The performance poet sensation, Dekmankind, did 'Fresh Causalities', a poem from Ojaide’s collection, 'Delta Blues and Home Songs.' And it was at that point Ojaide was invited to take the ‘hot seat.’ But he wouldn’t sit. His books did, and after he lay them on his chair, he stood erect to address his audience, among whom were his former students, colleagues and other acquaintances from across the nation, including some from the University of Maiduguri where he was once a lecturer. "I will try to read something from each of my books," he announced, taking one from his pile of poetry collections. That first book was Hatching of a Cockerel, and the first poem he read was also the first in the book – Invocation. The invoked was Aridon, Urhobo people’s god of memory and performance.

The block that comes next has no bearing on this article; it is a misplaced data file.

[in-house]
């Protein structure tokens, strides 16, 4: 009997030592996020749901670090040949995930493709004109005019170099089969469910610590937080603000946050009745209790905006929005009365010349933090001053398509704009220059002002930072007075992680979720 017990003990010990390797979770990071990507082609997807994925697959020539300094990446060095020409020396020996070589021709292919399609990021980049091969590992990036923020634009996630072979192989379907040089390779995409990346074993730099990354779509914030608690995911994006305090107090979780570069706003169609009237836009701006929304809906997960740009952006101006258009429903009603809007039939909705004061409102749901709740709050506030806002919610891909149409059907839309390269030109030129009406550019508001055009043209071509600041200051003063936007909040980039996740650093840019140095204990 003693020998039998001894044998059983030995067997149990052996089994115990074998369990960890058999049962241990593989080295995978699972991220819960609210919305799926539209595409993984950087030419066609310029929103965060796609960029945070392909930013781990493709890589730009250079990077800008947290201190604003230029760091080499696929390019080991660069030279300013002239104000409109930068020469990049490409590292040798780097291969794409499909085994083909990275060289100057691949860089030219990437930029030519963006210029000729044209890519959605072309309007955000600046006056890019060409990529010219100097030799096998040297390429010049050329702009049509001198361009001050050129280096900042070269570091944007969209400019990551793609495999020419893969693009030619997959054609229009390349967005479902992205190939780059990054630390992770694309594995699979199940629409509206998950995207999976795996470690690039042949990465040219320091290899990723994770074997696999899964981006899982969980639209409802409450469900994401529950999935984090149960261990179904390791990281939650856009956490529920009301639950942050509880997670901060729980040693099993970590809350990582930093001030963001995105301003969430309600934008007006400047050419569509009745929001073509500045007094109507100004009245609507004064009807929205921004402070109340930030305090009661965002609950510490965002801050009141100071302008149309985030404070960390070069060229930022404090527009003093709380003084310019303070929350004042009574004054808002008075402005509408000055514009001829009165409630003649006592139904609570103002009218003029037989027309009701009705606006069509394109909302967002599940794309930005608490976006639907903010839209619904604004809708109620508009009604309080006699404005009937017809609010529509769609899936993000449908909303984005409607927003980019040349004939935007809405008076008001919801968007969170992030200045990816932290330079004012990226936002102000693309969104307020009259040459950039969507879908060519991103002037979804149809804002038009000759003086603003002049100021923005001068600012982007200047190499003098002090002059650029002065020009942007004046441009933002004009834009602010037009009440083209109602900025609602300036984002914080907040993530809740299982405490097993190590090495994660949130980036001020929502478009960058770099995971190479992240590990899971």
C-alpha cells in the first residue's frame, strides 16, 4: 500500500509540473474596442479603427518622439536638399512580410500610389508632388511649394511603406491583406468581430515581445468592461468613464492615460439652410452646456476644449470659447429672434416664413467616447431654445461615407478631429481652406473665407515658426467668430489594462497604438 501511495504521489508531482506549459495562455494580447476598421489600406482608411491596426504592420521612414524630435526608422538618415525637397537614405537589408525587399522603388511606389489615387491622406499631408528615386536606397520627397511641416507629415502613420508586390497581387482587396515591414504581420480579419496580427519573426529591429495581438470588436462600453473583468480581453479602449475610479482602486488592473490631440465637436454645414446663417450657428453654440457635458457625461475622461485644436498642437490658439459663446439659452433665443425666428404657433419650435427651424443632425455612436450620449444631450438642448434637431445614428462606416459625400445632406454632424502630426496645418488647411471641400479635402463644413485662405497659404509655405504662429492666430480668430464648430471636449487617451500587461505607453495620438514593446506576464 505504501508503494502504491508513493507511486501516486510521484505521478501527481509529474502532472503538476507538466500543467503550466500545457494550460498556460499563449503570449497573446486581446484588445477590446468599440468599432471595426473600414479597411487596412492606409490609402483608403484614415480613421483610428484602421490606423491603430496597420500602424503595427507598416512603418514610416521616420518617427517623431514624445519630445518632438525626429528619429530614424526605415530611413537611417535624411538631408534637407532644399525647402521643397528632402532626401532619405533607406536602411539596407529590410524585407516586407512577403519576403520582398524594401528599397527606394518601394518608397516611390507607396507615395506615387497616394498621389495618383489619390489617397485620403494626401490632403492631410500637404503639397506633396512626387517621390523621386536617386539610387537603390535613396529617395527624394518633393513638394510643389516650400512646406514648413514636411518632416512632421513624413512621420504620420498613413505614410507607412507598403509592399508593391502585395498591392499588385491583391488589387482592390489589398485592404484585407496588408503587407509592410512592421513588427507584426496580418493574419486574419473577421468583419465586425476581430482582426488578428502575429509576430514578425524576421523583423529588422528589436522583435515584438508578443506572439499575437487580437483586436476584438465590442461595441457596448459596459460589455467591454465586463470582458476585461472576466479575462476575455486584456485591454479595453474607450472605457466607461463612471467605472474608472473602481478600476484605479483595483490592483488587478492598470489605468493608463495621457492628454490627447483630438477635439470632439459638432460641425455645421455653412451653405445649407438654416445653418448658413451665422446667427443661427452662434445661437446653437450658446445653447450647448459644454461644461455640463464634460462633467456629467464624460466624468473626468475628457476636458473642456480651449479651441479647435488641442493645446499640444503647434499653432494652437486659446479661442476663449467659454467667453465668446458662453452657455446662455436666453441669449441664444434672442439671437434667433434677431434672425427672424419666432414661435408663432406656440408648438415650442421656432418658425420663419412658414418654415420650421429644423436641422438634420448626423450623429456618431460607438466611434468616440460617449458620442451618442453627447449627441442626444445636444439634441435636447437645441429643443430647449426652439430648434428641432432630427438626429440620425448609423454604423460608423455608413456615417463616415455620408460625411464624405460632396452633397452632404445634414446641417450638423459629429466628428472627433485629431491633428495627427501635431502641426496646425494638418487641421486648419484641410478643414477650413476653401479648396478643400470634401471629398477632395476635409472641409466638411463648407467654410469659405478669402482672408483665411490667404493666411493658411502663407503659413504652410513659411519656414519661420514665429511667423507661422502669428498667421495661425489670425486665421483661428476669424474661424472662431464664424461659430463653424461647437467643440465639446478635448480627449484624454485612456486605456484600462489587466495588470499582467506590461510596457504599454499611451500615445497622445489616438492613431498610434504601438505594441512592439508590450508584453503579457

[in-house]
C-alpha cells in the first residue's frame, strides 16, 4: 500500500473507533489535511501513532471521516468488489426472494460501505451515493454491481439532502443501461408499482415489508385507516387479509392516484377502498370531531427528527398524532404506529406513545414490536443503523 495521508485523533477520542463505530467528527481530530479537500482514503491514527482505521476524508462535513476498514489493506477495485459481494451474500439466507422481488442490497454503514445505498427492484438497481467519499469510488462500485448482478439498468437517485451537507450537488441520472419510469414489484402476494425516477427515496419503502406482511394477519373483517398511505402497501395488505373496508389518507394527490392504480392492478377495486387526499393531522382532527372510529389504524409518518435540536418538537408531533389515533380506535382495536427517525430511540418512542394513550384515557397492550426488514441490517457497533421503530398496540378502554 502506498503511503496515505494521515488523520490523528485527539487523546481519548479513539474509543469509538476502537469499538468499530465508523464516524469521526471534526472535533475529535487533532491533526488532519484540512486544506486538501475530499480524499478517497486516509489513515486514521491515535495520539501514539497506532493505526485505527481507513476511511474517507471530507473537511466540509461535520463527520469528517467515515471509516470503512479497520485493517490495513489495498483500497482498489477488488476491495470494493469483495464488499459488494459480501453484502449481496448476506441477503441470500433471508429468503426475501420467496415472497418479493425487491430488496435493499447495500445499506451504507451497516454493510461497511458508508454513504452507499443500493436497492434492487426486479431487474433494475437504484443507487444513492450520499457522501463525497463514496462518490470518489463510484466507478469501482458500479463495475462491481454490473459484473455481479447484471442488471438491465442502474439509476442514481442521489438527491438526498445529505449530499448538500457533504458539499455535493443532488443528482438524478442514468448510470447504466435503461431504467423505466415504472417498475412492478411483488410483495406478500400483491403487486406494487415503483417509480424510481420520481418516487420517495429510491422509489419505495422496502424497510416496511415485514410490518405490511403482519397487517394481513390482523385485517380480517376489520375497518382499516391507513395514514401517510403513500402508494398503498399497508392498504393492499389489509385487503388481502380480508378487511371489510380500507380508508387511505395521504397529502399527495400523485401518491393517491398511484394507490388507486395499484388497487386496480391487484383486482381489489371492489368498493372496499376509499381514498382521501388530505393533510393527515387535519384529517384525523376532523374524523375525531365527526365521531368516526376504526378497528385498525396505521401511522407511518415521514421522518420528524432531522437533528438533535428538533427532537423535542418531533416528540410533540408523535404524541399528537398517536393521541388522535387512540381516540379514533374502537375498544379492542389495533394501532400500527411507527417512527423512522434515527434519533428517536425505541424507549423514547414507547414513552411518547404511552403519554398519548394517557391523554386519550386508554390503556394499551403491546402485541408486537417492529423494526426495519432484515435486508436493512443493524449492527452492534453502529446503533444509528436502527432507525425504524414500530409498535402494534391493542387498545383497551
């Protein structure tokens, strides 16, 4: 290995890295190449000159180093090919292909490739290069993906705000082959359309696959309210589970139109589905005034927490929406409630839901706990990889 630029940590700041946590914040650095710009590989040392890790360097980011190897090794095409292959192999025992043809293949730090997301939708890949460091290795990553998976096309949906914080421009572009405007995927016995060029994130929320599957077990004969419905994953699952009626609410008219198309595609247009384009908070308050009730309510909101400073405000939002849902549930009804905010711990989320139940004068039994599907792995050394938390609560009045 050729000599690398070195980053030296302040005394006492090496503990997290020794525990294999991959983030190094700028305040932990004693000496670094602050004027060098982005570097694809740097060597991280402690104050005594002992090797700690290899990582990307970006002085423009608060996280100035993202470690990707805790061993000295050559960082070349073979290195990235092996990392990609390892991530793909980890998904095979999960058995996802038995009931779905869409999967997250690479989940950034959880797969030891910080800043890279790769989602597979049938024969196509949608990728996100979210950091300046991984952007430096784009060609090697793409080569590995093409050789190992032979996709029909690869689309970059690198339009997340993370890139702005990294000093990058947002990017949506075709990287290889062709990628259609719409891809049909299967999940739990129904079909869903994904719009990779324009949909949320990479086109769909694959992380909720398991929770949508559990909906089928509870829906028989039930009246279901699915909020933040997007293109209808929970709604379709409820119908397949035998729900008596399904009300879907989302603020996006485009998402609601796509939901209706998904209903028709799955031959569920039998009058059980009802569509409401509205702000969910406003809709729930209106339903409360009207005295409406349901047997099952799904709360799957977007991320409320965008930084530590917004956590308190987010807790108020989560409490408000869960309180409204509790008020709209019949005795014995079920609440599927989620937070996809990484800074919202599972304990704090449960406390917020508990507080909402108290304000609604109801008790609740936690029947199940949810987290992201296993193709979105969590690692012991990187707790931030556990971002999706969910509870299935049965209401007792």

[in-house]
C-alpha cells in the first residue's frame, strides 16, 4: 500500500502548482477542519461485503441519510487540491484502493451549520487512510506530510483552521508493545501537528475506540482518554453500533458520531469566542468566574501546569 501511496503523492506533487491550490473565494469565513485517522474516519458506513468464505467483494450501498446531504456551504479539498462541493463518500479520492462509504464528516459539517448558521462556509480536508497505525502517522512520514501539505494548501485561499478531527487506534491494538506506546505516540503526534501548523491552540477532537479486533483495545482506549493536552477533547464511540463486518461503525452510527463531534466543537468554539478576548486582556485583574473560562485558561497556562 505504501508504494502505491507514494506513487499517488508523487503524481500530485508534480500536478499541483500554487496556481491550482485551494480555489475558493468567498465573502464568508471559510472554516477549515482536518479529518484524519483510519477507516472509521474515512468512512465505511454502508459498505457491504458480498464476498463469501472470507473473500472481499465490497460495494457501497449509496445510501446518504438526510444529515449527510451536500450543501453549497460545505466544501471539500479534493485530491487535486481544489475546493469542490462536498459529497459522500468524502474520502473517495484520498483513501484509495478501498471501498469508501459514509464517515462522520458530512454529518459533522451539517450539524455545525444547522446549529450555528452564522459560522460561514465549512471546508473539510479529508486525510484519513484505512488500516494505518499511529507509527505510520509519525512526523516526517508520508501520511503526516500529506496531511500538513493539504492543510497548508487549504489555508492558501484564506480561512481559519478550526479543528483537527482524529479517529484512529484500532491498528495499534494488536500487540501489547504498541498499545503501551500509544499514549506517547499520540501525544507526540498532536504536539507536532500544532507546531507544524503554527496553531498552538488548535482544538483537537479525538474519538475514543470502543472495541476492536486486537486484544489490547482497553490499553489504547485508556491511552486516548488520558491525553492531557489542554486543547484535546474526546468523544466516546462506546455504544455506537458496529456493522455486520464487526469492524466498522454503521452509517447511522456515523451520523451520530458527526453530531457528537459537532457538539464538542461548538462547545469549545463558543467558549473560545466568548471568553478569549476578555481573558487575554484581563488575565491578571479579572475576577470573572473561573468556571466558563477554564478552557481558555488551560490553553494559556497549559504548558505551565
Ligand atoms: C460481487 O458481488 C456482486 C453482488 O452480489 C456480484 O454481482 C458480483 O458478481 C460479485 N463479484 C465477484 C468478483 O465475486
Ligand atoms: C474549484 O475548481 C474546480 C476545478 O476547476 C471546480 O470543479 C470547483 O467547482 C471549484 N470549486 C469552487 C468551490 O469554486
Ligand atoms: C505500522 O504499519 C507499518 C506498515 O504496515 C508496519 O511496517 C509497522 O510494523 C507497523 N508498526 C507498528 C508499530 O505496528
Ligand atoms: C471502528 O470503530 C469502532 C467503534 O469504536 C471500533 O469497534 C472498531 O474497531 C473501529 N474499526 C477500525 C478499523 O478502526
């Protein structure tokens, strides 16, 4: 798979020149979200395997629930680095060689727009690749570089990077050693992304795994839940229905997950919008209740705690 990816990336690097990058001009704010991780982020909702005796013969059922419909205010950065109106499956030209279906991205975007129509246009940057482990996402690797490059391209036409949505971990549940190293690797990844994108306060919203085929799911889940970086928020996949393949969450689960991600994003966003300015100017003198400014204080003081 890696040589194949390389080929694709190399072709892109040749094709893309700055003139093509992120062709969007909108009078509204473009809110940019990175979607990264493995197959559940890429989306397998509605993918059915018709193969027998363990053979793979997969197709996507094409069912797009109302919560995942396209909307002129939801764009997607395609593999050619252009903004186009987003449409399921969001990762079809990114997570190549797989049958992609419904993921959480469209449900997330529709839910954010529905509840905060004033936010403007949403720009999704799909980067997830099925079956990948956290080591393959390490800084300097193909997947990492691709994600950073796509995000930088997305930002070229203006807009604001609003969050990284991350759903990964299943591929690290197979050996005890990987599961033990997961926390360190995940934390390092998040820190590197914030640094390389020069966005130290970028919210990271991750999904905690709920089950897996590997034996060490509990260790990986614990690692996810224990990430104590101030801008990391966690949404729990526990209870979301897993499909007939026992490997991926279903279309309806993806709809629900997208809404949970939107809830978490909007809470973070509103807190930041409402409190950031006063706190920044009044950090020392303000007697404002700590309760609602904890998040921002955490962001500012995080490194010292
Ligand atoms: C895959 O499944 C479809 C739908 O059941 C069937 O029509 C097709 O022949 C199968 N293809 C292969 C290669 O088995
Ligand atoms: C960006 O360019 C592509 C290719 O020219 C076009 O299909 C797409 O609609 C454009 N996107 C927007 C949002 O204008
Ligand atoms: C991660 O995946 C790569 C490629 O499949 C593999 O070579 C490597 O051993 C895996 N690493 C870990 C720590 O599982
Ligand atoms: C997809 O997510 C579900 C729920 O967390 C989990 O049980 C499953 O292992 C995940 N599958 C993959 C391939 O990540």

He read 'A Question of wholeness' from the book titled, In The Kingdom of Songs. 'After visiting the Alhambra' came from the same book, and it was followed by 'American wonder' from the book titled, In the House of Words. This poem had the audience singing the refrain of the same title as the author read through the lines that talked of the stages in a magician’s performance in some local setting. ‘Remembering’ (for Ezekiel) was taken from the book, The Tale of the Harmattan. The author wrote it after he returned from Jerusalem where he had premonition that something was wrong back at home. He returned to discover that his close friend was dead. 'Tale of the Harmattan' was from the book with the same title. Other poems the guest writer read included, 'Kaima bridge', 'I no go sidon look' which ended on a note of: "I go do something o." He also read 'In Durban, Kwazulu, Natal'; and 'Waiting' – all of which were from an upcoming collection.